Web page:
If we define “best” as healthiest for users’ well-being, should we as designers be forcing users into what we know are the “best” options? A few examples to get us started:

  1. Should Netflix turn off its services temporarily for users who have been watching for a few hours because Netflix knows about the negative effects of binge watching?
  2. Should Apple force users to use Nightshift during sleeping hours because blue light emitting from smartphones affects users’ sleep quality?
  3. Should a pizza app not allow users to complete their order unless they have a healthy topping such as spinach on their pizza?
  4. Should a company force all employees to participate in a 401(k) without an option to opt out?

The answer to all these questions are no, we shouldn’t. While these could be the “best” options for users, many products may not be successful by employing such strategies because people generally do not like being told what to do (obviously).

Often times, users and stakeholders don’t pick the “best” options because they are ill-informed on the problem our system is attempting to solve. Despite this, they ironically always think they are making the right choices, which is why they make them.

Our responsibility to be more creative

source: Joanna Kosinska, via Unsplash

Drawing from a well-established study in behavioral economics and cognitive psychology, we know that individuals make inferior decisions in terms of their own happiness and well-being all the time. Although, those decisions would likely change if they had complete information on the topic. This is true in many domains (our products included), as people lack stable, clear or properly ordered preferences. The shoddy choices they make are a result of framing effects, starting points and default rules designed by us.

There is no way for our users to know what is best for them as well as we do. They did not conduct heaps of user research regarding our products and they do not understand the problem our products aim solve as well as us. It is not their fault for having poor judgment when using systems we design, but rather it is our fault for not designing around it. We, the designers, are responsible to help them pick the best option. They are not UX designers and should not have to be to use our products.

With that being said, forcing users to do things or using any type of cold turkey mechanism is not the solution we are looking for. We can do better than that! As designers, it is our duty to find ways to steer users in the right direction rather than just blocking users out.

Invisible nudges

Enter the concept known as Libertatian Paternalism: an approach to addressing a complex web of values including free choice, self-control, human welfare, among others. In simpler terms, libertarian paternalism nudges stakeholders toward making choices that are “best” or “good” for them while also enabling stakeholders to make their own choices.

source: rawpixel, via Unsplash

To help me describe the importance of Libertarian Paternalism in Design, let’s explore a simple scenario. Consider a high school cafeteria that offers lunch daily for students. Each day the cafeteria makes multiple decisions such as what foods to prepare, what ingredients to use, and how food options are presented. One observation the director makes is that the students have a tendency to choose more of the items that are presented earlier in the line. With this information, she now needs to decide the order in which they are presented. Some strategies are:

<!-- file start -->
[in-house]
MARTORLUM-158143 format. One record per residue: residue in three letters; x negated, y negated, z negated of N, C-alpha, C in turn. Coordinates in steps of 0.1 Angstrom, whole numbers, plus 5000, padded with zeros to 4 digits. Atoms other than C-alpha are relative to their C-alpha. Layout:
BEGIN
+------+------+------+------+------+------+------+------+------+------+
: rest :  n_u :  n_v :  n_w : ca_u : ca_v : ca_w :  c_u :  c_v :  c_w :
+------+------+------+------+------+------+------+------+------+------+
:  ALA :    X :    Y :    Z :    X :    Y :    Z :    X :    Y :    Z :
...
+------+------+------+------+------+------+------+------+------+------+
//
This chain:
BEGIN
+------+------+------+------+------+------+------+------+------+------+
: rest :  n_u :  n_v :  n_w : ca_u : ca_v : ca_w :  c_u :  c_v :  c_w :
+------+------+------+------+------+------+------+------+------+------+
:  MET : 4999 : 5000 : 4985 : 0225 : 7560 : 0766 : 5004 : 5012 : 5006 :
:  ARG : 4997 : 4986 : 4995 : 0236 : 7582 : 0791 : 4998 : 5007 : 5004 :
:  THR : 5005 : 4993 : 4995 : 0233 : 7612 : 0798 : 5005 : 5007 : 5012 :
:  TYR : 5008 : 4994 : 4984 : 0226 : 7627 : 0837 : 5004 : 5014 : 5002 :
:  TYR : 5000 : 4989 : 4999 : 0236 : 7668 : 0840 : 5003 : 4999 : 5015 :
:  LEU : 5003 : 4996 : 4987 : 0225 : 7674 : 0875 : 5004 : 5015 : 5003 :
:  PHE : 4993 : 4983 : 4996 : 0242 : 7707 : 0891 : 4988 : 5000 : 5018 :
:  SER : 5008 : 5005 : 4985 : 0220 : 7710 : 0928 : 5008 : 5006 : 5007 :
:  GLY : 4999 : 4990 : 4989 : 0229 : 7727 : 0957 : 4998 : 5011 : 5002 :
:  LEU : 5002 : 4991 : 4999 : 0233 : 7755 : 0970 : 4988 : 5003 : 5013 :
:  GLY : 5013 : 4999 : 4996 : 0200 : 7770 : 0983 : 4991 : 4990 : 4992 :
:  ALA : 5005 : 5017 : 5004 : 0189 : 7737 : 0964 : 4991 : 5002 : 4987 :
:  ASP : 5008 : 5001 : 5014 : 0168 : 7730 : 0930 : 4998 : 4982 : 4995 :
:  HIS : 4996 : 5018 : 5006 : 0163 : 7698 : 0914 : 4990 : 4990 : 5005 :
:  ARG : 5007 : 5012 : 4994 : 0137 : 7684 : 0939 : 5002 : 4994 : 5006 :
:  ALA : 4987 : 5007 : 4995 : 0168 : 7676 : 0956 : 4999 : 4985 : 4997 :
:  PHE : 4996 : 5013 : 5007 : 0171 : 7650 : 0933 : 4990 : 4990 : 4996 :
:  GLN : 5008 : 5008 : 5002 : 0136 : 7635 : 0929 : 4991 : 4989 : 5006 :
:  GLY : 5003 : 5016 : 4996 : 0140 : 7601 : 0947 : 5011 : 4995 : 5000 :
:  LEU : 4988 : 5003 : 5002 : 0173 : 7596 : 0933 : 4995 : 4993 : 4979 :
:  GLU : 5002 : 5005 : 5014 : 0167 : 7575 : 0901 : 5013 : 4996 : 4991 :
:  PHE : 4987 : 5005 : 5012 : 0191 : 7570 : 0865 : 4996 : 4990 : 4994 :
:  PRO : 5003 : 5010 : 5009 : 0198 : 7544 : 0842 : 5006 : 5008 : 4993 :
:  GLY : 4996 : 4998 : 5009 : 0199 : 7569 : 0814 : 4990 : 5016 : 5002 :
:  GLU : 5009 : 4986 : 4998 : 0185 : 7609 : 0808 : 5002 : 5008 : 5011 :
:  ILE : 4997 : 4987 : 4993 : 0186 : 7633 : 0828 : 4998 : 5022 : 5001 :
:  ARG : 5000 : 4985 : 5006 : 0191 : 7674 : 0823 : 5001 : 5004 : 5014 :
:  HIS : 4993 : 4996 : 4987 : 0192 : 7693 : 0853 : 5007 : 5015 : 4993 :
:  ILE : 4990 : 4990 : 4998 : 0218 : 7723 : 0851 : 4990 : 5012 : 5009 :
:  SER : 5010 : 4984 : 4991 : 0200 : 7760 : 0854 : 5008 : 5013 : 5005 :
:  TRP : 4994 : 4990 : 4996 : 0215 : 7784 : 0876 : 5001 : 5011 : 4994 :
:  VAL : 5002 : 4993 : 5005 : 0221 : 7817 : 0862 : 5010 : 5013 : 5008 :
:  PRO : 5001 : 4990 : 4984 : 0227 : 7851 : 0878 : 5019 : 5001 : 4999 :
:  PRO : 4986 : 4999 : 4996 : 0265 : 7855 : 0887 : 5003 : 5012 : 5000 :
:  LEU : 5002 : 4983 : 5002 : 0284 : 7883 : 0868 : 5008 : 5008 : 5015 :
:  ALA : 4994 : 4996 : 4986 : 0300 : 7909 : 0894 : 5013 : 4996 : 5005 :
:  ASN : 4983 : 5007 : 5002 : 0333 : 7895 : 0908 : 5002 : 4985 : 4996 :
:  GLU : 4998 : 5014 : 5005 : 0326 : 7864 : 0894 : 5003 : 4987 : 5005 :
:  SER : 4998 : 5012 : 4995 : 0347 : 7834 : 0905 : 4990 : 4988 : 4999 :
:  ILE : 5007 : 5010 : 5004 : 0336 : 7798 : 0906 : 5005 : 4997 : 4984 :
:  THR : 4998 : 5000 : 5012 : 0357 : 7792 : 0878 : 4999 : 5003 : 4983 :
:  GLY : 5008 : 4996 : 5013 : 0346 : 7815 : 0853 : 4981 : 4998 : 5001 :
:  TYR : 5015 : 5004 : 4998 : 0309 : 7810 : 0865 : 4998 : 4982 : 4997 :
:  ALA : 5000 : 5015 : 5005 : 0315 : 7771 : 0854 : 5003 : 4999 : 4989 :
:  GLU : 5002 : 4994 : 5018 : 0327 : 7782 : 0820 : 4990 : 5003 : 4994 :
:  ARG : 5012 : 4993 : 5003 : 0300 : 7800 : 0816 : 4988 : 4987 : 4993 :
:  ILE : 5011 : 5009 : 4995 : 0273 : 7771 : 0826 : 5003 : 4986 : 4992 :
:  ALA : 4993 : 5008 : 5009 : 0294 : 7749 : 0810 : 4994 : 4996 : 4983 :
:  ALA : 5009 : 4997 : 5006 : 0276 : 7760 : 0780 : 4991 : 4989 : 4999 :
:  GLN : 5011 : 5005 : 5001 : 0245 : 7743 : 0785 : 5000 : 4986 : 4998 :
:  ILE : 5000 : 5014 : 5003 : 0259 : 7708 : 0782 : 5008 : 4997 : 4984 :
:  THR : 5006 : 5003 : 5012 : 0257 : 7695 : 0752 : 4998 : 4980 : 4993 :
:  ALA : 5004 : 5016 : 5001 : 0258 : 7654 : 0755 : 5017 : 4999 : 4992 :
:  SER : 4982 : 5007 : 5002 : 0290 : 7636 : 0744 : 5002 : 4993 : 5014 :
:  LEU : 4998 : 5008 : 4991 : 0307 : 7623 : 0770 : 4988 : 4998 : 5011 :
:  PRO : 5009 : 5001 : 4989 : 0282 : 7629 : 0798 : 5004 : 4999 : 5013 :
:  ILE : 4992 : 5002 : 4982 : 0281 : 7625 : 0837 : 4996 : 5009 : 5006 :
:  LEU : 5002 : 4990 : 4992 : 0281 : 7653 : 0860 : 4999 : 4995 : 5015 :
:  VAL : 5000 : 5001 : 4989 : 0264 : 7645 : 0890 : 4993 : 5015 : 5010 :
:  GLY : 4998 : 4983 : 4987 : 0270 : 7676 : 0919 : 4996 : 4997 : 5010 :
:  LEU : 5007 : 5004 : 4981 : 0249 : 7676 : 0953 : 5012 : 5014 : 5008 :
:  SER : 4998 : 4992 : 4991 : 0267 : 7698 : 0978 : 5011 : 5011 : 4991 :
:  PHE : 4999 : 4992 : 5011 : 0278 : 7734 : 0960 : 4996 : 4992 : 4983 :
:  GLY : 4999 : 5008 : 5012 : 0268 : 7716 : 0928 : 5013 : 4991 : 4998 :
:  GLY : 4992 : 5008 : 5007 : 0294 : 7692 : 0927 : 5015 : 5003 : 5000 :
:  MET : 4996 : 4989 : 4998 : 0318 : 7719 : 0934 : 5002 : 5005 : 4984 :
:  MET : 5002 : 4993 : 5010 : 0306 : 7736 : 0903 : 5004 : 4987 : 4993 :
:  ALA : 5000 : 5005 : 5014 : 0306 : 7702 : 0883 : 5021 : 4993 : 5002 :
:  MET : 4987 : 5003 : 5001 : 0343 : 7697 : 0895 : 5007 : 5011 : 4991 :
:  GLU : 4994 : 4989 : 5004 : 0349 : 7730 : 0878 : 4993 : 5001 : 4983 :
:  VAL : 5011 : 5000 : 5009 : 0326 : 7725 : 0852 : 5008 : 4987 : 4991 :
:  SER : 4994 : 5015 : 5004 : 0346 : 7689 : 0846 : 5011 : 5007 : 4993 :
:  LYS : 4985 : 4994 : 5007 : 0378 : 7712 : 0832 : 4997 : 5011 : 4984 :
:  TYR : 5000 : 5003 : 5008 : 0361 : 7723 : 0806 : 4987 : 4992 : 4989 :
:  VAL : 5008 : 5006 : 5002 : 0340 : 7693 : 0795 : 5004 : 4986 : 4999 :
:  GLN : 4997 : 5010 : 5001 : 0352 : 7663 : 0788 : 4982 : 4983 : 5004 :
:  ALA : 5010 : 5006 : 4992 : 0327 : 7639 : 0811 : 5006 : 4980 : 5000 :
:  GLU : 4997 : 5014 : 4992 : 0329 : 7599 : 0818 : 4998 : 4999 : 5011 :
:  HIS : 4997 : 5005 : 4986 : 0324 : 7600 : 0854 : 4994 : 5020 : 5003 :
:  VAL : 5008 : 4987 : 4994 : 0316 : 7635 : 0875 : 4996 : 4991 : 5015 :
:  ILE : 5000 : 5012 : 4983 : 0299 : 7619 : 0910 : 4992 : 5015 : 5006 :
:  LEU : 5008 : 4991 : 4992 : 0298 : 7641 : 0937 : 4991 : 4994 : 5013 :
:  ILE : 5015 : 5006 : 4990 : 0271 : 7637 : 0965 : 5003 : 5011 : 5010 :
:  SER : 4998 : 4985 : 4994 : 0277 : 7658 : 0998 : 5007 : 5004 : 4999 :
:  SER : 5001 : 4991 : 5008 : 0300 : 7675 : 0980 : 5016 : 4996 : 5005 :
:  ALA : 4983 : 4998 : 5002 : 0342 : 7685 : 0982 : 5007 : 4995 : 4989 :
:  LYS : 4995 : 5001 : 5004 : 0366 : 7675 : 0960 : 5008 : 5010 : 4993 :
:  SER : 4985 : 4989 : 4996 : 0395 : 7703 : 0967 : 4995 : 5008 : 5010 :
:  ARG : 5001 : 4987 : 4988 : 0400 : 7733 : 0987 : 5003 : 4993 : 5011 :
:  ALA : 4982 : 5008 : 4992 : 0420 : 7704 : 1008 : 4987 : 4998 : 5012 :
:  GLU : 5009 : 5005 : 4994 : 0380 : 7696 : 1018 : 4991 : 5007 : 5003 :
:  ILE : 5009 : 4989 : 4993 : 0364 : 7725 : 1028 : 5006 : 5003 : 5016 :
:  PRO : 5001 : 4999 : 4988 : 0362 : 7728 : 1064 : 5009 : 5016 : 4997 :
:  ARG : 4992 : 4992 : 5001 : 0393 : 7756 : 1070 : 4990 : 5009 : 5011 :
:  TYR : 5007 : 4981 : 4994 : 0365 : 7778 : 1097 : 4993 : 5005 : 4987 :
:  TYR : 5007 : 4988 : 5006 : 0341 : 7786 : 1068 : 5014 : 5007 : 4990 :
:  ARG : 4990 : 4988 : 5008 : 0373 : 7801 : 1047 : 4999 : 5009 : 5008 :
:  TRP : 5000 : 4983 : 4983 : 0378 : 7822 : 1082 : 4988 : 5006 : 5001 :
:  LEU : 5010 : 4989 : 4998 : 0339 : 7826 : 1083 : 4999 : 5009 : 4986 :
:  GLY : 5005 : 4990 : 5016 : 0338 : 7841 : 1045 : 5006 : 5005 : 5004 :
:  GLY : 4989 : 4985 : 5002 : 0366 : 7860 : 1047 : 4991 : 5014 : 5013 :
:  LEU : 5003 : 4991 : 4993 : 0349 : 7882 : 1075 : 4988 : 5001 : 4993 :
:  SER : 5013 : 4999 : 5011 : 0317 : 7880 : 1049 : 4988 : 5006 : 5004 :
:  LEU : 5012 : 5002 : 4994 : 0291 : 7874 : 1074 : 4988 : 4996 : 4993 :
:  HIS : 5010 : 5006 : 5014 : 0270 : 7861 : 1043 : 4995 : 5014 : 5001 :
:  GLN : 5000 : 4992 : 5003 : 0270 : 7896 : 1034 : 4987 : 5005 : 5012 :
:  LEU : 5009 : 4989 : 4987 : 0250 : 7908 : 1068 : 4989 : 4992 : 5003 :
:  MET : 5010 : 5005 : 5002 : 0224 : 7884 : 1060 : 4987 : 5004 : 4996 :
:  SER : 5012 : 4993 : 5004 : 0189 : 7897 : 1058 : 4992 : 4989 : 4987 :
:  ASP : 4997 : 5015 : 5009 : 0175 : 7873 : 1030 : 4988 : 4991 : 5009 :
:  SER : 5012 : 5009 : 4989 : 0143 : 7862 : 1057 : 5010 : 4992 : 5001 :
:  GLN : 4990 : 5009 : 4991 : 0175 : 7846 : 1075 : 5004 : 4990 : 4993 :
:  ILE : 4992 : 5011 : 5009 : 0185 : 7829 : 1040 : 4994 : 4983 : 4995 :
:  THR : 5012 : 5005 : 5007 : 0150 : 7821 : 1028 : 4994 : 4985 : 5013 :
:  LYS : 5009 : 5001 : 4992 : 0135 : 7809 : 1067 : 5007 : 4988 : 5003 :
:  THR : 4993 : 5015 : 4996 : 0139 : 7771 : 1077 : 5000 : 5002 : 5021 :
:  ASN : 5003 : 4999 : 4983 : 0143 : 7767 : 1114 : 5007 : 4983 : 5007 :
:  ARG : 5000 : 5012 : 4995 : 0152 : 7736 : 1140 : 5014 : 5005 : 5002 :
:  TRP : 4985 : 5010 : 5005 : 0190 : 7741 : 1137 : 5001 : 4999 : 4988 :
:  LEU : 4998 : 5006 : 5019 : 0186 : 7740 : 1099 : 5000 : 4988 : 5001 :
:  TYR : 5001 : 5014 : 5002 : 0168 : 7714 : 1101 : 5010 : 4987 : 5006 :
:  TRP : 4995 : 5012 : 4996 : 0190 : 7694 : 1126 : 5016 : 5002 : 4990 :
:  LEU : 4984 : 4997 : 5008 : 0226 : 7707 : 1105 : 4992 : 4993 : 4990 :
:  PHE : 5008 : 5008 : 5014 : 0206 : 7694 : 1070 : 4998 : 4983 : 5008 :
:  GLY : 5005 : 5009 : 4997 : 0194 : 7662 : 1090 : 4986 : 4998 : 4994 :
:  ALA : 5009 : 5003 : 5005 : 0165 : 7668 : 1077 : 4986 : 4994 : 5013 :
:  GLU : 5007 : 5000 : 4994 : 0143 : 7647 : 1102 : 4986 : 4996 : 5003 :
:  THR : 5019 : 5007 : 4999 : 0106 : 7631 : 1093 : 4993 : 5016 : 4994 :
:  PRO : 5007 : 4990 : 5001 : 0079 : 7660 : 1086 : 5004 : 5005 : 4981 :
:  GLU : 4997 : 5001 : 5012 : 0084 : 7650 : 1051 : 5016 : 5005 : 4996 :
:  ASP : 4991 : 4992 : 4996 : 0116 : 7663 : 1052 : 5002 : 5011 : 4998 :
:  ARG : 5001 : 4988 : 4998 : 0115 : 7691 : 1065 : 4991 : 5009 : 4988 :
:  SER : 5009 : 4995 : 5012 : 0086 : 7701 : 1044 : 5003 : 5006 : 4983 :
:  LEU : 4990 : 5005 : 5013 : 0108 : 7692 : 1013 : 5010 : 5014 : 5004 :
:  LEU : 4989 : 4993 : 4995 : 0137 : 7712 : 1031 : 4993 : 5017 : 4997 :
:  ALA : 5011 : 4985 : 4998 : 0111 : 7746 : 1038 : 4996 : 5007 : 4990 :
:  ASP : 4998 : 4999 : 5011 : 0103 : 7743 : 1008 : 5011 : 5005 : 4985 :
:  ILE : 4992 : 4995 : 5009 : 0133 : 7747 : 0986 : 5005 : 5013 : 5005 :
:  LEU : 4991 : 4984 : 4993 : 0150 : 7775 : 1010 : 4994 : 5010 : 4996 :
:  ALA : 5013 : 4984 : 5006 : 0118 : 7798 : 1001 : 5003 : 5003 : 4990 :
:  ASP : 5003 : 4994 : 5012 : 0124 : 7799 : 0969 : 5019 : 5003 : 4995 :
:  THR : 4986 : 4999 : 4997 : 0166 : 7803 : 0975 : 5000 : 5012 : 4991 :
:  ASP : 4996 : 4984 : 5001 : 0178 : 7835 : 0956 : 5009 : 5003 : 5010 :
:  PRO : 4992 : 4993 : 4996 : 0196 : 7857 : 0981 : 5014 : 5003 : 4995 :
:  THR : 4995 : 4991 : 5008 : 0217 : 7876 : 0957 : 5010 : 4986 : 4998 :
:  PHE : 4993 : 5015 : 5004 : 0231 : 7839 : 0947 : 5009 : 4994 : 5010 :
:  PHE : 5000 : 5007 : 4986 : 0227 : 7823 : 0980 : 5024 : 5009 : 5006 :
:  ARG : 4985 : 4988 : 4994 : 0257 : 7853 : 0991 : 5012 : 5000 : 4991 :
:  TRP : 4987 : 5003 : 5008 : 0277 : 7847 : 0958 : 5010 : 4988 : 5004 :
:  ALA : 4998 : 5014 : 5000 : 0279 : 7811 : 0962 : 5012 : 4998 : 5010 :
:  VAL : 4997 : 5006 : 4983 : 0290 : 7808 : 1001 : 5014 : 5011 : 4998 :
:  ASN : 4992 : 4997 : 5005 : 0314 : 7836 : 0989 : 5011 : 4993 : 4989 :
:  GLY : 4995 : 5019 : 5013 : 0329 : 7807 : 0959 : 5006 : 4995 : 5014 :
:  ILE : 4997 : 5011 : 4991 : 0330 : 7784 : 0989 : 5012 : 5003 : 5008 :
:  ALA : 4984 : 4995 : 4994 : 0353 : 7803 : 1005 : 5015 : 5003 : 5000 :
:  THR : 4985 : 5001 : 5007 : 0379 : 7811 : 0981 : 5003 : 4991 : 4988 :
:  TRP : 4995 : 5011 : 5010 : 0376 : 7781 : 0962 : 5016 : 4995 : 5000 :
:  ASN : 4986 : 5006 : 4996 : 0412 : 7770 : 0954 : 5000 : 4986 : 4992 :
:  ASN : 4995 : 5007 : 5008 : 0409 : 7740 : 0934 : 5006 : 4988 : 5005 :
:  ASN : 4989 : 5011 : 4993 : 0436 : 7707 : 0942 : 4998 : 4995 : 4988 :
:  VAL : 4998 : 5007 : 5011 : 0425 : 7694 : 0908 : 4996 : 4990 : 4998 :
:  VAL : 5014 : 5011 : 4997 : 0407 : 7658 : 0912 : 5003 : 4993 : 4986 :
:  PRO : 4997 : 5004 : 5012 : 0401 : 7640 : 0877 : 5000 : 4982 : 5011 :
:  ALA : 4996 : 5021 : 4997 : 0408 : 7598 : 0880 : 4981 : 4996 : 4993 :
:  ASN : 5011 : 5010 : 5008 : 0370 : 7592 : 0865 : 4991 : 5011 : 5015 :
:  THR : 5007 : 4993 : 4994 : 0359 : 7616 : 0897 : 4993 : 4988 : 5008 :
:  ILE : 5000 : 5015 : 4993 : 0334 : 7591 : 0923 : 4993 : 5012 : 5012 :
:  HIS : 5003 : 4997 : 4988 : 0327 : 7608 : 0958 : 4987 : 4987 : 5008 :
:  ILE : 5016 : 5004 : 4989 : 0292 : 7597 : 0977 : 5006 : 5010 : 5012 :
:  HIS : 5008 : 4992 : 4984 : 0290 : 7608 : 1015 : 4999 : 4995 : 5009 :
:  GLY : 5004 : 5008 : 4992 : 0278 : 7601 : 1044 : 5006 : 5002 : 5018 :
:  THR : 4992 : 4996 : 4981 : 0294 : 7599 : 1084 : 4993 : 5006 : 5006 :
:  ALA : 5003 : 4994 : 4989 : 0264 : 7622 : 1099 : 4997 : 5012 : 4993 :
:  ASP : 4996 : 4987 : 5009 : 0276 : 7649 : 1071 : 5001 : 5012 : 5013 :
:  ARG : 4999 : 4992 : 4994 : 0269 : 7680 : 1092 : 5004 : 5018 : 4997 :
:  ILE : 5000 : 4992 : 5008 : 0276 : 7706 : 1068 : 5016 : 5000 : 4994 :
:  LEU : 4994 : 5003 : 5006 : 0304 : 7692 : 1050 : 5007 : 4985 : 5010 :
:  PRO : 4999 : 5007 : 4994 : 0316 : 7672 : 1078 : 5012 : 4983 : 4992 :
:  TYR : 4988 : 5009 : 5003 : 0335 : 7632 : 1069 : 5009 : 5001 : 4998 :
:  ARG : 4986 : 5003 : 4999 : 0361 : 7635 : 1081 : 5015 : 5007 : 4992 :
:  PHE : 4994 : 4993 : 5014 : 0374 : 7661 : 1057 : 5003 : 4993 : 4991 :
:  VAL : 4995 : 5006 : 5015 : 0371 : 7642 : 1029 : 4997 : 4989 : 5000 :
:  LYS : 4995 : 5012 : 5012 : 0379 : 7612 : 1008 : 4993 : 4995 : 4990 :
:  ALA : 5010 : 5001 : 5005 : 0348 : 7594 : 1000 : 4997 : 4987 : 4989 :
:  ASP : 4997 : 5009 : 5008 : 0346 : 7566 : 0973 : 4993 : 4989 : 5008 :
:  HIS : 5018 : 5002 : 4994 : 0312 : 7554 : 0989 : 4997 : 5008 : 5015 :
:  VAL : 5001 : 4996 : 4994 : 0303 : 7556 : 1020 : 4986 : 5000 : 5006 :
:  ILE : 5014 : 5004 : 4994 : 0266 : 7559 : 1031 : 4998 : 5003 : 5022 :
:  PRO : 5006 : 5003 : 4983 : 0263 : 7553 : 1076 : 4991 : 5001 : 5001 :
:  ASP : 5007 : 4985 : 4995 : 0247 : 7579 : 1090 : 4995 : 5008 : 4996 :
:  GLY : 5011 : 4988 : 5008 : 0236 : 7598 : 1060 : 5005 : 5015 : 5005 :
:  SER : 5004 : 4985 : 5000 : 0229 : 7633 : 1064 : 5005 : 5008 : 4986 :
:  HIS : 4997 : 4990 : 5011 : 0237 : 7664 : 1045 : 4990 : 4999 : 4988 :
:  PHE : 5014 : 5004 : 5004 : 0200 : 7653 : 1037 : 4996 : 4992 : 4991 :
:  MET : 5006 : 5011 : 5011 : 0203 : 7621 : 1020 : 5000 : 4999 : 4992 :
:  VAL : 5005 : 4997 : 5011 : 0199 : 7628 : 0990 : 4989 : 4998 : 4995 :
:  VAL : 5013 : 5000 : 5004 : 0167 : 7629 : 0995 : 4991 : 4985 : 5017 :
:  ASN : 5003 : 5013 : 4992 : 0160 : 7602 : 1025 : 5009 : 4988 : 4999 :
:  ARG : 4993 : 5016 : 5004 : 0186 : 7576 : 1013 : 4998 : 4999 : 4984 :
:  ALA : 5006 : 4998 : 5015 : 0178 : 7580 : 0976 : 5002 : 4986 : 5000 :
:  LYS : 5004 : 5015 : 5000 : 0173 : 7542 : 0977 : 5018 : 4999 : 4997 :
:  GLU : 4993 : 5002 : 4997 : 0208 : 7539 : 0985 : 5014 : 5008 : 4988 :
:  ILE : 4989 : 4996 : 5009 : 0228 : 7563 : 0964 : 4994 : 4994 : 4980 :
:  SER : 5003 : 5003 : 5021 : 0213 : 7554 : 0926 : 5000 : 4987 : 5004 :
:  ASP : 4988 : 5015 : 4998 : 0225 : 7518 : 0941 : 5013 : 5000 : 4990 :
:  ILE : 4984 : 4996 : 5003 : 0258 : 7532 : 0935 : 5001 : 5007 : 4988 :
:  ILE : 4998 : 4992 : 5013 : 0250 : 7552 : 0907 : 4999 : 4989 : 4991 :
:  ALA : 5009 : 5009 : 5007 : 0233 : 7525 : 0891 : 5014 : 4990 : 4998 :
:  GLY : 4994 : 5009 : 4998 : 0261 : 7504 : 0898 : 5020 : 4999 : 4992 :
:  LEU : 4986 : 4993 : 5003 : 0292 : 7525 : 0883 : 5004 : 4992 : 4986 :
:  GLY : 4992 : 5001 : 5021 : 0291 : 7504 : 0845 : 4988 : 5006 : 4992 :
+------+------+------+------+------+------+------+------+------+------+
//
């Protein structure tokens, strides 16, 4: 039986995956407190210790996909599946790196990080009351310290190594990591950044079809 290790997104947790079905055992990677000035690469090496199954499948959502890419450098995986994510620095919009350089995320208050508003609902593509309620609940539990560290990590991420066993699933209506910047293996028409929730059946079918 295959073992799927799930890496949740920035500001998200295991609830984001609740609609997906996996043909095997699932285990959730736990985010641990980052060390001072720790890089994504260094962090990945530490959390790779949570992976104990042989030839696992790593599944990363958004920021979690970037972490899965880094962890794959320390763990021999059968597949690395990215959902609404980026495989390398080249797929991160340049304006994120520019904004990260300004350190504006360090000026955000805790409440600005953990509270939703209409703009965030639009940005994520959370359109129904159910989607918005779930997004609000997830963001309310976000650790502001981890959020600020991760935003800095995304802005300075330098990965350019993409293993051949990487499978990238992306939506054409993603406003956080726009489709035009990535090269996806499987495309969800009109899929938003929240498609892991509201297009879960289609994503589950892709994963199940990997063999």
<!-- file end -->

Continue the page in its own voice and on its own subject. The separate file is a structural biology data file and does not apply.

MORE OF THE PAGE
1. She could keep the items in random order.
  2. She could put items that are healthiest at the front of the line.
  3. She could put items that are unhealthiest (worst off) at the front of the line.
  4. She can just give students only the healthiest item limiting their freedom of choice.

By looking at this scenario through a Libertarian Paternalism lens, we can easily choose option 2 because it gives the students all the choice in the world to eat what they want, but we are nudging them in the right direction to make the choice that is best for them: the healthier food option.

Other examples are listed below:

  1. Companies having employees opt into their 401(k) by default, but allowing them to opt out at anytime.
  2. Apple defaulting Nightshift to change from sunset to sunrise but letting users change this with ease.
  3. Reddit making comments sort by “new” for ongoing discussions such as a football game thread but sorted by “top” for opinion based discussions such as a political thread. Another option that can be changed with a single click.
  4. A pizza app presenting the veggies before meats when customers order pizza.

Libertarian Paternalism and the idea of nudging users in the right direction without forcing them into options is a core aspect of Design and is something we should all consider when attempting to solve new problems. It is our role as Designers to think of more creative ways to get users to make the “best” choices without them even thinking twice. We can do better so our users can be better! Little pushes go a long way.

via Jake Burke at UX Design

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